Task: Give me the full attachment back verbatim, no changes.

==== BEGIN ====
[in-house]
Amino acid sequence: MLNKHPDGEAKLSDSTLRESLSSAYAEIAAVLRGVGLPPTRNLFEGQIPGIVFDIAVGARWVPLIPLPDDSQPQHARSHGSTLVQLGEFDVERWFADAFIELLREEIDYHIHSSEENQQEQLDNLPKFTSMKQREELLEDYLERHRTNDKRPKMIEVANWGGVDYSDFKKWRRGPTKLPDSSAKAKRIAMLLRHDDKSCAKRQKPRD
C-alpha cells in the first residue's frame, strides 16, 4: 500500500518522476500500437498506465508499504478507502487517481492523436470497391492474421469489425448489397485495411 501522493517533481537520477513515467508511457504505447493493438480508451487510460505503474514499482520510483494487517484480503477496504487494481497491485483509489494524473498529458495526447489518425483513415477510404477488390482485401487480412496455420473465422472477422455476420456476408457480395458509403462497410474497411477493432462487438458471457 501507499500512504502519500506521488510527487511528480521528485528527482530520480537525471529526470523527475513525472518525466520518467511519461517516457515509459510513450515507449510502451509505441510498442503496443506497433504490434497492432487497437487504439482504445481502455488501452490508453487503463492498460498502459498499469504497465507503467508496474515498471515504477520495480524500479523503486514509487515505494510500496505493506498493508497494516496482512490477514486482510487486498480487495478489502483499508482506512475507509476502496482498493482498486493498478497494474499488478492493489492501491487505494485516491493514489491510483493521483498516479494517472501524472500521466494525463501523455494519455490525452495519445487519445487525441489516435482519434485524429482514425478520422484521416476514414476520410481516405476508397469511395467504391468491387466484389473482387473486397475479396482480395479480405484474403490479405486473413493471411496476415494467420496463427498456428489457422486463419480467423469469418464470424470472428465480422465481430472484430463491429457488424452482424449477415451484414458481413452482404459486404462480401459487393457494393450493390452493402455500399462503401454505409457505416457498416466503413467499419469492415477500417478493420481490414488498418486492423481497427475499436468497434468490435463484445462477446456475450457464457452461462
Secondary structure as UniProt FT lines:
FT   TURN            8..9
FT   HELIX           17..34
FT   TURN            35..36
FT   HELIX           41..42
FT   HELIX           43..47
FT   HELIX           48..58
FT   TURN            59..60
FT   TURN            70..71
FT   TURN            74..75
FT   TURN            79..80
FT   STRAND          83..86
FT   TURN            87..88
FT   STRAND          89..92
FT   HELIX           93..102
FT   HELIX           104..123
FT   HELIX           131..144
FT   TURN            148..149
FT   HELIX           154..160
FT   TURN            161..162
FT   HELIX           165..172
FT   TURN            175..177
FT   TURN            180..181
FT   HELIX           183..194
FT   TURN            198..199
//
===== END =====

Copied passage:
[in-house]
Amino acid sequence: MLNKHPDGEAKLSDSTLRESLSSAYAEIAAVLRGVGLPPTRNLFEGQIPGIVFDIAVGARWVPLIPLPDDSQPQHARSHGSTLVQLGEFDVERWFADAFIELLREEIDYHIHSSEENQQEQLDNLPKFTSMKQREELLEDYLERHRTNDKRPKMIEVANWGGVDYSDFKKWRRGPTKLPDSSAKAKRIAMLLRHDDKSCAKRQKPRD
C-alpha cells in the first residue's frame, strides 16, 4: 500500500518522476500500437498506465508499504478507502487517481492523436470497391492474421469489425448489397485495411 501522493517533481537520477513515467508511457504505447493493438480508451487510460505503474514499482520510483494487517484480503477496504487494481497491485483509489494524473498529458495526447489518425483513415477510404477488390482485401487480412496455420473465422472477422455476420456476408457480395458509403462497410474497411477493432462487438458471457 501507499500512504502519500506521488510527487511528480521528485528527482530520480537525471529526470523527475513525472518525466520518467511519461517516457515509459510513450515507449510502451509505441510498442503496443506497433504490434497492432487497437487504439482504445481502455488501452490508453487503463492498460498502459498499469504497465507503467508496474515498471515504477520495480524500479523503486514509487515505494510500496505493506498493508497494516496482512490477514486482510487486498480487495478489502483499508482506512475507509476502496482498493482498486493498478497494474499488478492493489492501491487505494485516491493514489491510483493521483498516479494517472501524472500521466494525463501523455494519455490525452495519445487519445487525441489516435482519434485524429482514425478520422484521416476514414476520410481516405476508397469511395467504391468491387466484389473482387473486397475479396482480395479480405484474403490479405486473413493471411496476415494467420496463427498456428489457422486463419480467423469469418464470424470472428465480422465481430472484430463491429457488424452482424449477415451484414458481413452482404459486404462480401459487393457494393450493390452493402455500399462503401454505409457505416457498416466503413467499419469492415477500417478493420481490414488498418486492423481497427475499436468497434468490435463484445462477446456475450457464457452461462
Secondary structure as UniProt FT lines:
FT   TURN            8..9
FT   HELIX           17..34
FT   TURN            35..36
FT   HELIX           41..42
FT   HELIX           43..47
FT   HELIX           48..58
FT   TURN            59..60
FT   TURN            70..71
FT   TURN            74..75
FT   TURN            79..80
FT   STRAND          83..86
FT   TURN            87..88
FT   STRAND          89..92
FT   HELIX           93..102
FT   HELIX           104..123
FT   HELIX           131..144
FT   TURN            148..149
FT   HELIX           154..160
FT   TURN            161..162
FT   HELIX           165..172
FT   TURN            175..177
FT   TURN            180..181
FT   HELIX           183..194
FT   TURN            198..199
//